A framework for analysing the impact of high carbon prices

As carbon prices change it could impact the profitability of different companies. We use the following parameters to assess the potential impact of higher carbon prices on a variety of sectors:
Carbon intensity. We look at the scope of company emissions and estimate the cost of generating this volume of emissions at a relatively higher carbon price. Comparing this cost relative to revenues helps frame the magnitude of the potential impact on profitgenerating capacity.

Pass through ability. We analyse the ability of a company to pass on higher carbon costs to customers, which could be a very important mitigating factor. There are companies for which carbon costs behave like a commodity, including utilities and chemicals such as steel and cement. These companies can fully pass the higher cost through to their end customers. So, despite being high-carbon-intensive sectors, higher carbon prices could have a moderate impact in the overall earnings before interest, taxes, depreciation, and amortisation (EBITDA).

Decarbonisation options. We assess how easily and costly it could be for a company within a specific sector to reduce carbon emissions, thereby offsetting the impact of higher carbon prices. For example, utilities have the potential to reduce emissions through renewables, which would reduce the sensitivity of this sector to higher carbon prices. Other sectors like aviation or chemicals rely on clean technologies that are still in development and/or not commercially available, such as sustainable fuels and hydrogen. Transition to net-zero emissions for these sectors could take longer, leaving them vulnerable to the impact of higher carbon prices.

We use these three lenses to evaluate the potential impact of higher carbon prices and assess whether the issuers within each sector are well or poorly positioned to adapt. Even in carbon intensive sectors, companies that implement immediate and credible CO2 reduction plans and show strong pricing power should fare better than those that do not.

Bottom line

Net zero is going to impact all companies, in all industries – and this impact is starting now. Investors and their advisors should educate themselves on the potential impacts of carbon pricing on the economy and on companies in which they invest and consider how best to position their portfolios in light of decarbonisation initiatives.
The methane pledge aims for a 30% reduction by 2030; however, the International Energy Agency (IEA) estimates that methane emissions need to fall by 75% to meet net zero.2 Canada has committed to this punchy target in the oil and gas sector which, along with agriculture, are responsible for the lion’s share of global methane emissions. More than 50% of methane emissions in the oil and gas sector can be resolved today with current technology, while satellite data is improving the extent to which these emissions can be independently tracked.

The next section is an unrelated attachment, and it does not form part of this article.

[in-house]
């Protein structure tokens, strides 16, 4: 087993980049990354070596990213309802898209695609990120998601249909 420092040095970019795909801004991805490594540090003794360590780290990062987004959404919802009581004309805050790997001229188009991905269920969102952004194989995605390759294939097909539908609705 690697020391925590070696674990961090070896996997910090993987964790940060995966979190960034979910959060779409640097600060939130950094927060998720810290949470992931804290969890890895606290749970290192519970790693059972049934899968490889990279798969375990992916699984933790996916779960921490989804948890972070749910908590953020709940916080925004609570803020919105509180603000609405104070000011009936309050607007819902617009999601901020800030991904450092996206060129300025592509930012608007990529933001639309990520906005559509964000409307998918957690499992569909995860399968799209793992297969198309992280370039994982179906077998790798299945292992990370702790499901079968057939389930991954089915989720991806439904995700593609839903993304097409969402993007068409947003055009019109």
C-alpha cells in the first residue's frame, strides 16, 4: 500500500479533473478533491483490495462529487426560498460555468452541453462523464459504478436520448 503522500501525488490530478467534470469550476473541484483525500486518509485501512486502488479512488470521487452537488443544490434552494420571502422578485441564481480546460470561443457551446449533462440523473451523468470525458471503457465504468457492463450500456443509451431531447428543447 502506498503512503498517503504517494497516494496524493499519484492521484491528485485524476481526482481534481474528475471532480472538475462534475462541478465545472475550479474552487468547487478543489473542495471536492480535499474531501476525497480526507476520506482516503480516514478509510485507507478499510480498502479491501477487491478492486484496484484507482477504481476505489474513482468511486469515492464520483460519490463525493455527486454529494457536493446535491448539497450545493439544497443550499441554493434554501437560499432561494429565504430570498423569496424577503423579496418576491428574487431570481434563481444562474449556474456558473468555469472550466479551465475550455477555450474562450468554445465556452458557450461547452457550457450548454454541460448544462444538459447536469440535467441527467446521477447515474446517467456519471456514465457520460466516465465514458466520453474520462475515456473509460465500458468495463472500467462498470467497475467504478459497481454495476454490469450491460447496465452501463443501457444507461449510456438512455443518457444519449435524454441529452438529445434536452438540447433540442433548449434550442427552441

CCS technologies

Carbon Capture and Storage (CCS) technologies will play an instrumental role in decarbonisation. CCS is a process to remove CO2 that results from industrial processes, power generation and manufacturing from the atmosphere. CCS will be a critical solution for hard-to-abate sectors like cement and steel where there is no easy alternative to reduce emissions from chemical processes.
The IEA estimates that CCS could help reduce around 15% of global emissions by 2050, which is a 100-fold increase from today. CCS technologies differ greatly in form and cost by application and industry, which means different carbon prices, supportive policies and government funding will be needed to make them commercially viable. However, these technologies are likely to remain very costly and higher carbon prices will be needed to reduce the gap.
8 December 2021
Roger_Wilkinson
Roger Wilkinson
Head of EMEA Equity and Responsible Investment Research
Natalia Luna
Senior Thematic Investment Analyst, Responsible Investment
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Why effective carbon pricing can be pivotal in accelerating the net-zero transition

Important Information

The research and analysis included on this website has been produced by Columbia Threadneedle Investments for its own investment management activities, may have been acted upon prior to publication and is made available here incidentally. Any opinions expressed are made as at the date of publication but are subject to change without notice and should not be seen as investment advice. Information obtained from external sources is believed to be reliable but its accuracy or completeness cannot be guaranteed.